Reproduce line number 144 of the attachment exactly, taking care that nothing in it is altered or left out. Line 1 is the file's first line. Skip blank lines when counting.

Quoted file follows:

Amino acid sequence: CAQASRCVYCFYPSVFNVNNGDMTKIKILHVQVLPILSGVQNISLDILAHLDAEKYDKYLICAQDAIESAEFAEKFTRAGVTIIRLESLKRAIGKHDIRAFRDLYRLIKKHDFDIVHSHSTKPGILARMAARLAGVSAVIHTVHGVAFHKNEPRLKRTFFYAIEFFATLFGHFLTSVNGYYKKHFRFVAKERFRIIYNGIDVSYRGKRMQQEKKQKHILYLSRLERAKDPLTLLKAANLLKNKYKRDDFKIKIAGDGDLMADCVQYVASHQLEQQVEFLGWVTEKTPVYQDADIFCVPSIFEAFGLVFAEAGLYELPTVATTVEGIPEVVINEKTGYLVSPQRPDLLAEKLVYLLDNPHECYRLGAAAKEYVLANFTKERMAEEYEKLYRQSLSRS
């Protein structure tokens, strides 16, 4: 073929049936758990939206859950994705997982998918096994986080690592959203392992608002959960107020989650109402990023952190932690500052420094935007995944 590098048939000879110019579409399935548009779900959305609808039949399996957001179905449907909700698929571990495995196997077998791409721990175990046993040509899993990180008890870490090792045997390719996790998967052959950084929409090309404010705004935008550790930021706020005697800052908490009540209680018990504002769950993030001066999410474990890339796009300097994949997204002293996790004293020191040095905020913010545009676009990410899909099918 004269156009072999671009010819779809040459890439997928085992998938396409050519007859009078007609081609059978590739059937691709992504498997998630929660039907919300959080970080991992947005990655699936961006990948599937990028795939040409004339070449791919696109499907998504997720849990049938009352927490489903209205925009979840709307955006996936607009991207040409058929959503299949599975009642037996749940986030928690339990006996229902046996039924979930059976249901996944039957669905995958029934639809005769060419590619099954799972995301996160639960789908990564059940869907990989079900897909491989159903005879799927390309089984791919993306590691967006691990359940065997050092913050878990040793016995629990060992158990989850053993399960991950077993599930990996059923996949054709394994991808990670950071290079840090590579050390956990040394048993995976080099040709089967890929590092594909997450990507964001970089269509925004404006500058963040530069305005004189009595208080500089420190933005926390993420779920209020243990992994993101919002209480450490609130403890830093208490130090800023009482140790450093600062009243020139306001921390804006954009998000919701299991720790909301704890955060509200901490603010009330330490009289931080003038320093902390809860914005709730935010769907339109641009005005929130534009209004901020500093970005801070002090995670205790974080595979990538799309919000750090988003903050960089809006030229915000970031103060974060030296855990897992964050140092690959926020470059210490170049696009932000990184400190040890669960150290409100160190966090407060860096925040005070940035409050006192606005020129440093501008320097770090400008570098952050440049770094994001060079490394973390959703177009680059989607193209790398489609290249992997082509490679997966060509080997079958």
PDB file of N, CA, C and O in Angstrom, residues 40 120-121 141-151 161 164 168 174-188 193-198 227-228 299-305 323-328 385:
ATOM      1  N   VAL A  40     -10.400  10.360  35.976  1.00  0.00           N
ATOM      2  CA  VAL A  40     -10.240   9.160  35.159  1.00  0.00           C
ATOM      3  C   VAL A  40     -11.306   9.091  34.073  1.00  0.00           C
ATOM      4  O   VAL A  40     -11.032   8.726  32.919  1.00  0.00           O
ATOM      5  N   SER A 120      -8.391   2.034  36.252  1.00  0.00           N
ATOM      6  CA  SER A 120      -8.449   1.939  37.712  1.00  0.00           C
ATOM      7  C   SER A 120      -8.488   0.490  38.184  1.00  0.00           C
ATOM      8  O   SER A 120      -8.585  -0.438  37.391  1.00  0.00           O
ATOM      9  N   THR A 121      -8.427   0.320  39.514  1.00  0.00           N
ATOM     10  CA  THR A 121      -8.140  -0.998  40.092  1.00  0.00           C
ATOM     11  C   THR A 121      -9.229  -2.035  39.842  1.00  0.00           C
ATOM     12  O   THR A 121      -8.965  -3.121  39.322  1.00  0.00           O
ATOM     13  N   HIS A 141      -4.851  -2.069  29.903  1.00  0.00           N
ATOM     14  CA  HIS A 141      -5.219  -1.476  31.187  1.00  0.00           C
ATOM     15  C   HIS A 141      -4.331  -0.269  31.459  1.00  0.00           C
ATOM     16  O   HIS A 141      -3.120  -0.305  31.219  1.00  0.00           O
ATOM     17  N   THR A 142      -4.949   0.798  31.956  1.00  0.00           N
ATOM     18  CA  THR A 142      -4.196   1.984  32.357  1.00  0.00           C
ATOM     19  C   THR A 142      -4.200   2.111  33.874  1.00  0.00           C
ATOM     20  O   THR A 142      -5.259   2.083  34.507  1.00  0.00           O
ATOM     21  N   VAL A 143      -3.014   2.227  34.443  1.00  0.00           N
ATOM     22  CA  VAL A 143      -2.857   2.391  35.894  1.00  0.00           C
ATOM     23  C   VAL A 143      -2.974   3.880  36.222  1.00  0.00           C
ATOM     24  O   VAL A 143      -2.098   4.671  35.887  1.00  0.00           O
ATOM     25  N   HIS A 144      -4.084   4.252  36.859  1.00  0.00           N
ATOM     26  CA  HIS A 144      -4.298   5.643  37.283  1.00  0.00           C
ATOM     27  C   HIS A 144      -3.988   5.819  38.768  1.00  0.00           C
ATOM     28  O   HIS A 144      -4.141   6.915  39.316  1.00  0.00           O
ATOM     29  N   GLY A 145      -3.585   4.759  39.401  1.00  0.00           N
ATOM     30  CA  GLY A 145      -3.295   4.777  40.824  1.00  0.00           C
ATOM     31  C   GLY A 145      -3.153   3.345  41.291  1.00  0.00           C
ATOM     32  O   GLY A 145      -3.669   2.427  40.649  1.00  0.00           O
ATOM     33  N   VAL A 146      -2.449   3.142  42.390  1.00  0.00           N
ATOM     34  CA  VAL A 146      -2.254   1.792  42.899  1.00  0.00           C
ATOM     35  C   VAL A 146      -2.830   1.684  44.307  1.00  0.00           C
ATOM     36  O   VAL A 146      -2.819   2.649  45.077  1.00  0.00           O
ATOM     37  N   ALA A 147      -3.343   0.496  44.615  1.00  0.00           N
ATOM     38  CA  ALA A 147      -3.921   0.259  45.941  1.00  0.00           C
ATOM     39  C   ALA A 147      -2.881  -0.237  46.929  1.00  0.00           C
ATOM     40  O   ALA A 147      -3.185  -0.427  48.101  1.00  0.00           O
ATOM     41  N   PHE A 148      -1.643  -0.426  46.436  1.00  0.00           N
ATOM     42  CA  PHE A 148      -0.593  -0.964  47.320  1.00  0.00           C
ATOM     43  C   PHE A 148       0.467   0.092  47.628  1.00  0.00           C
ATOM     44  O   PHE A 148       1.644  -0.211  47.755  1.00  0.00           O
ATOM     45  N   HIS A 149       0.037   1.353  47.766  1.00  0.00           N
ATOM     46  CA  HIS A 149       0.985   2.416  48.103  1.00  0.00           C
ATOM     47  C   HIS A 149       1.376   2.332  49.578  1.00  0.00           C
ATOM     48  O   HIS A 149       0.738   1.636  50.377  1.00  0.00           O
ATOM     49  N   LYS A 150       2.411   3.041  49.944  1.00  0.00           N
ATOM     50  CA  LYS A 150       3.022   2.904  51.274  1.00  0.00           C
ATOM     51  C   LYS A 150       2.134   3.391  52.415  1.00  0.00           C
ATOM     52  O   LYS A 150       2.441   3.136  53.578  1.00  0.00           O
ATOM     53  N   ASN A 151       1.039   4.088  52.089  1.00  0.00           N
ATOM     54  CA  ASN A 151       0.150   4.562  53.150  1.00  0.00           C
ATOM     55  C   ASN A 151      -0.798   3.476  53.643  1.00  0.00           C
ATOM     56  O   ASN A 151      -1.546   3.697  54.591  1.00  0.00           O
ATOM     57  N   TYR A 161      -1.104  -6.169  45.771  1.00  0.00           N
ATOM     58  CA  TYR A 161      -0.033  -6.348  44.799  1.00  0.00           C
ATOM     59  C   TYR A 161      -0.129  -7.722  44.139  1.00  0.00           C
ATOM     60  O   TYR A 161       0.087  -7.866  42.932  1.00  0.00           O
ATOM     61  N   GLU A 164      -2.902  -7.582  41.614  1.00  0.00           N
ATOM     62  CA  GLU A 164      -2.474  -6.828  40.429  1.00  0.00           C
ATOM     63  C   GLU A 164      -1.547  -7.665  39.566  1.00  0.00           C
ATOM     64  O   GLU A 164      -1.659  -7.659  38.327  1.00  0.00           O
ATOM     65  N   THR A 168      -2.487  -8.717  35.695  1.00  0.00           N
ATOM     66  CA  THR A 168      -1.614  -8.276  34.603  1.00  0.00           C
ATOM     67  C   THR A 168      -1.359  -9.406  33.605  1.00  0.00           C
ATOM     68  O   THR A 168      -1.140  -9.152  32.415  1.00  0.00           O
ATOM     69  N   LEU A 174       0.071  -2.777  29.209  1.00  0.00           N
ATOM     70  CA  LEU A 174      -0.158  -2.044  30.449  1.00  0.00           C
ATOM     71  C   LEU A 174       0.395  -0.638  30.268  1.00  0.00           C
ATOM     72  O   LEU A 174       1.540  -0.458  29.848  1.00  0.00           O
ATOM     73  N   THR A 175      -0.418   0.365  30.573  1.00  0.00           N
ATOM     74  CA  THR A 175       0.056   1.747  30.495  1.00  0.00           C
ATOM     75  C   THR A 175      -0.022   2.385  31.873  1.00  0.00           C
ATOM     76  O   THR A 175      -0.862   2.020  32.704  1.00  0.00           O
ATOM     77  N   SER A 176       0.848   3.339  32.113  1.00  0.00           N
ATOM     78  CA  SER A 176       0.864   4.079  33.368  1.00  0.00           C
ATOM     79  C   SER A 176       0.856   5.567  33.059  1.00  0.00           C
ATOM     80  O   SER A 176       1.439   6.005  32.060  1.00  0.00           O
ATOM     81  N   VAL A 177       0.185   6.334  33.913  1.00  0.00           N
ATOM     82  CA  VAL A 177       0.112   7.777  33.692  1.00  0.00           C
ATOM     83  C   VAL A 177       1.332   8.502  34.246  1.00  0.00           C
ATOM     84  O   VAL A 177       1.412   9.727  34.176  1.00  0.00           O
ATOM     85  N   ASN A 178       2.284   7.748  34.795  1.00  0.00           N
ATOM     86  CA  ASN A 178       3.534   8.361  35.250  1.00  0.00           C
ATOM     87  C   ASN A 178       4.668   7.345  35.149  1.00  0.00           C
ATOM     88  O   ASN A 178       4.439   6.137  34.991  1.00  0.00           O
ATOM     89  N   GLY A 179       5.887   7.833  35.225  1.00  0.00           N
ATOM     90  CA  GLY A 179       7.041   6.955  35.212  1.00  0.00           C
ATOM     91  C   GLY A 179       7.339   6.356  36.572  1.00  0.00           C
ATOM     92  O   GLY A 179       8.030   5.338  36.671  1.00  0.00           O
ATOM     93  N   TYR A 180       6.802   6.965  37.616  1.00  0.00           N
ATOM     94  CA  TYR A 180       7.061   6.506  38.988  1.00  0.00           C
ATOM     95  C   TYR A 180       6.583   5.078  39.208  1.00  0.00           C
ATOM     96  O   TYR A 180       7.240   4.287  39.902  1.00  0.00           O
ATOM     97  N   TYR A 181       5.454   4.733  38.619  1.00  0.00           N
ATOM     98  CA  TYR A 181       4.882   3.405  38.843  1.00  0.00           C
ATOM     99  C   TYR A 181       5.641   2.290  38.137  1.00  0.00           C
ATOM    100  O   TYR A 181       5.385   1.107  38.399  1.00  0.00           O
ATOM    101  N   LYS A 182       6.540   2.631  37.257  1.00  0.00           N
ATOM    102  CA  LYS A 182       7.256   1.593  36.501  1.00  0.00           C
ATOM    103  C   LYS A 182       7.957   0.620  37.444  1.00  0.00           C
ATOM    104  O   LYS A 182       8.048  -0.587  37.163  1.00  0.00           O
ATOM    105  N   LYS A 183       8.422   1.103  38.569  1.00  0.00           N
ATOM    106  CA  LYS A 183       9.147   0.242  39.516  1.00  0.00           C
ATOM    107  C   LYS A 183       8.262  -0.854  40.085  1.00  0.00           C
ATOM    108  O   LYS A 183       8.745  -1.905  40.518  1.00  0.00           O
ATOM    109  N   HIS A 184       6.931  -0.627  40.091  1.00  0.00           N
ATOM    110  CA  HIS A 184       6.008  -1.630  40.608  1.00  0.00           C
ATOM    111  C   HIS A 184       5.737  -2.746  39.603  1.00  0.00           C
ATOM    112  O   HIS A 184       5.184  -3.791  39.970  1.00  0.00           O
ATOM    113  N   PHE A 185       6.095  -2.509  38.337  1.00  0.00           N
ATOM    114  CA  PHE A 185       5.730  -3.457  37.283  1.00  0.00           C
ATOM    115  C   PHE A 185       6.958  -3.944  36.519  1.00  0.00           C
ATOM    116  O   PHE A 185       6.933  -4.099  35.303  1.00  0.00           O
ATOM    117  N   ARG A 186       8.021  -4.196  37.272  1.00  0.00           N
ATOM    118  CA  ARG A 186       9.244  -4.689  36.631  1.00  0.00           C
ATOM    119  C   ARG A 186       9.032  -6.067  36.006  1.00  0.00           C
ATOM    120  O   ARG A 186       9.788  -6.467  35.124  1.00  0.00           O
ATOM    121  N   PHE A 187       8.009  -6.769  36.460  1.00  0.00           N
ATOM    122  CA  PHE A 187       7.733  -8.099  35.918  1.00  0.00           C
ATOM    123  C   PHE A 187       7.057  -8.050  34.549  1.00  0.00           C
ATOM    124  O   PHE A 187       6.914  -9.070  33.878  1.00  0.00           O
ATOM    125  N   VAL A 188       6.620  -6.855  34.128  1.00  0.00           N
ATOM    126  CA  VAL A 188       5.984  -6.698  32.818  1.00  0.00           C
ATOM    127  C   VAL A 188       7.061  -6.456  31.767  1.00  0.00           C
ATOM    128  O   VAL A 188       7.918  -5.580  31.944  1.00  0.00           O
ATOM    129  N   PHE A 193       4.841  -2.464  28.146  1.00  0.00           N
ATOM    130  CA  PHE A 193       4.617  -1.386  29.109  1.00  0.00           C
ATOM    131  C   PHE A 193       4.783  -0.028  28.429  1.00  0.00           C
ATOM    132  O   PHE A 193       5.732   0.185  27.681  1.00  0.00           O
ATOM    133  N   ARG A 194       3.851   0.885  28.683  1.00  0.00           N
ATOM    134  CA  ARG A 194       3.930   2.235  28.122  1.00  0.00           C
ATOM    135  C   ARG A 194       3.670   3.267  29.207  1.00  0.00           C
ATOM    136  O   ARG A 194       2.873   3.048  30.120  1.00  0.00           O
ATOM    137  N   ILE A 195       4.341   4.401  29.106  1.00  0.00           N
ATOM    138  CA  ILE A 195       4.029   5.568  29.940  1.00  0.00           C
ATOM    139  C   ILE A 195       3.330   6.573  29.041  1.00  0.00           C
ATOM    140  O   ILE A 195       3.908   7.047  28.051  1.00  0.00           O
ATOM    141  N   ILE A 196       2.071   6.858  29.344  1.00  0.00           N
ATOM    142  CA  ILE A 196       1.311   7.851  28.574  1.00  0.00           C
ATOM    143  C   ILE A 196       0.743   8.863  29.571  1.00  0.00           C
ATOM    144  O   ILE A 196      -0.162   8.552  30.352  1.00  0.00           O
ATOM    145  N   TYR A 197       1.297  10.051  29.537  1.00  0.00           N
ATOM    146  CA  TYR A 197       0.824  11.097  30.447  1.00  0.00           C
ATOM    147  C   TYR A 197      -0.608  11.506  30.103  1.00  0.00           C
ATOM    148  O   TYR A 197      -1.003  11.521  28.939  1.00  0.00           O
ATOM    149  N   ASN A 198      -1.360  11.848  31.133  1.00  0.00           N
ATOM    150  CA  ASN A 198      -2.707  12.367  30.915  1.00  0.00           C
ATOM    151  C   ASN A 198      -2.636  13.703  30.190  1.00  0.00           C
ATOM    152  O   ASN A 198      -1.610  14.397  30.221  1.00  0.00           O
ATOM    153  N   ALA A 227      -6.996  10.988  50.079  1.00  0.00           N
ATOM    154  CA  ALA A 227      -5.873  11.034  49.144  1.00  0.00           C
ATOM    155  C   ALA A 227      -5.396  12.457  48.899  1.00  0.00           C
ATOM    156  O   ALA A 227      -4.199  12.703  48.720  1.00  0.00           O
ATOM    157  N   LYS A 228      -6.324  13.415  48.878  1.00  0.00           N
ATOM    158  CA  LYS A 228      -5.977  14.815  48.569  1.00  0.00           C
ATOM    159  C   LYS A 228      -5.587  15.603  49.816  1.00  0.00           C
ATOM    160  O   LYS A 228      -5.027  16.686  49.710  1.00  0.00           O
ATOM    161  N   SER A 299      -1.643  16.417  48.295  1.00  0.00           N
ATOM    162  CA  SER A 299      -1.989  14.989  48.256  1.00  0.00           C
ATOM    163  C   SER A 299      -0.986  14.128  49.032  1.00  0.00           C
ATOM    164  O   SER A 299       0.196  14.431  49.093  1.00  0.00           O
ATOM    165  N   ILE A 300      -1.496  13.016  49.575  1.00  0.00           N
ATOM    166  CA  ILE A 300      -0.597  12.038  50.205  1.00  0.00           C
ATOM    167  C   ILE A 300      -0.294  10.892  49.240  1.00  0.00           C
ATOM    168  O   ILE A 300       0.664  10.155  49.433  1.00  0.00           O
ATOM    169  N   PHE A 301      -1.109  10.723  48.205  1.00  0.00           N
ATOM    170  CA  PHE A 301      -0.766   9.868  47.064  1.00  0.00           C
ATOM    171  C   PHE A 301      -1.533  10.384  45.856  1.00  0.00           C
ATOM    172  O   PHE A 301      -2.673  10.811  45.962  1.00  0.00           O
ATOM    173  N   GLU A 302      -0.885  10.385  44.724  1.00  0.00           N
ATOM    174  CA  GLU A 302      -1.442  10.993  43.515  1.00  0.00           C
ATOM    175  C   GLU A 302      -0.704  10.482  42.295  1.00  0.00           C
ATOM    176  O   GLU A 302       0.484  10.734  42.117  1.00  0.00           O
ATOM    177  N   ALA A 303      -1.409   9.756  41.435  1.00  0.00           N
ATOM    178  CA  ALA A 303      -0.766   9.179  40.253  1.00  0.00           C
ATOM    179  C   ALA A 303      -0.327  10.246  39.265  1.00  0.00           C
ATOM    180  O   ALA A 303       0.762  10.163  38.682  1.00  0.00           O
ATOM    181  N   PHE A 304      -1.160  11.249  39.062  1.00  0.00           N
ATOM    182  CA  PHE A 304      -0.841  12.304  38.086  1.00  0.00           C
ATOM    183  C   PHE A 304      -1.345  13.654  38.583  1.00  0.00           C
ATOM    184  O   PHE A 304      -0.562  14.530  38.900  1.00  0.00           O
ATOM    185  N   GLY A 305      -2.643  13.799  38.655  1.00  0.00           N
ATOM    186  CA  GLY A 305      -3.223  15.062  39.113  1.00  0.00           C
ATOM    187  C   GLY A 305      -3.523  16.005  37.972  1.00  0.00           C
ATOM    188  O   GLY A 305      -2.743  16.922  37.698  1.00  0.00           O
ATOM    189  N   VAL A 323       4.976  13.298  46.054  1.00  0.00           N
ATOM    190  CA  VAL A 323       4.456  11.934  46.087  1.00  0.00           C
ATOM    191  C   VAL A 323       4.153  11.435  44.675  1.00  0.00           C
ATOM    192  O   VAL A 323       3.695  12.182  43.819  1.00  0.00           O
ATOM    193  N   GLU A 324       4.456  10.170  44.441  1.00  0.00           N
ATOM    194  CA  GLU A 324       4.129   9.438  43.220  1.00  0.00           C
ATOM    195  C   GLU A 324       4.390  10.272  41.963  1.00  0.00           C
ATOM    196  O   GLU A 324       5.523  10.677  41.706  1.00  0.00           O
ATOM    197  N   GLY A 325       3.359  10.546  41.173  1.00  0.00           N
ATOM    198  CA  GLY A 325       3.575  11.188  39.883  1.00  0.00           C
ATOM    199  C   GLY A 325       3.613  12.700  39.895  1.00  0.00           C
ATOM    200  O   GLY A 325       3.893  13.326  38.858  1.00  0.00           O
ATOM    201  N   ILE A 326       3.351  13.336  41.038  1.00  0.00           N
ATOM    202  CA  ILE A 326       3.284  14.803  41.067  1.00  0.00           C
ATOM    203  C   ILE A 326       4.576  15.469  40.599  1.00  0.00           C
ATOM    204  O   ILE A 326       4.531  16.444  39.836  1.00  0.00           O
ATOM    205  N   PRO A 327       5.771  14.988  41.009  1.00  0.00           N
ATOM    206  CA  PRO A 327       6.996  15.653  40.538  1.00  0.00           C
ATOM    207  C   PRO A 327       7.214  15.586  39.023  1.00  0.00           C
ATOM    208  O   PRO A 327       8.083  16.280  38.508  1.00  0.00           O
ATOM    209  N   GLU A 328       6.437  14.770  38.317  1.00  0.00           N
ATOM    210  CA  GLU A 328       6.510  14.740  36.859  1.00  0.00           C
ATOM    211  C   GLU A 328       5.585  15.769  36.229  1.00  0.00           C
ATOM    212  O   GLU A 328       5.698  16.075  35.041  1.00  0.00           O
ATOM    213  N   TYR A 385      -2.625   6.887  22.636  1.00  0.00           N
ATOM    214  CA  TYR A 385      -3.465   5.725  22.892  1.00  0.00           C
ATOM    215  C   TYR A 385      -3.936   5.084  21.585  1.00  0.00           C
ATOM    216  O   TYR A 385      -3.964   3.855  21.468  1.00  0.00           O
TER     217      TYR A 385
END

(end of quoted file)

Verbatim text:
ATOM    141  N   ILE A 196       2.071   6.858  29.344  1.00  0.00           N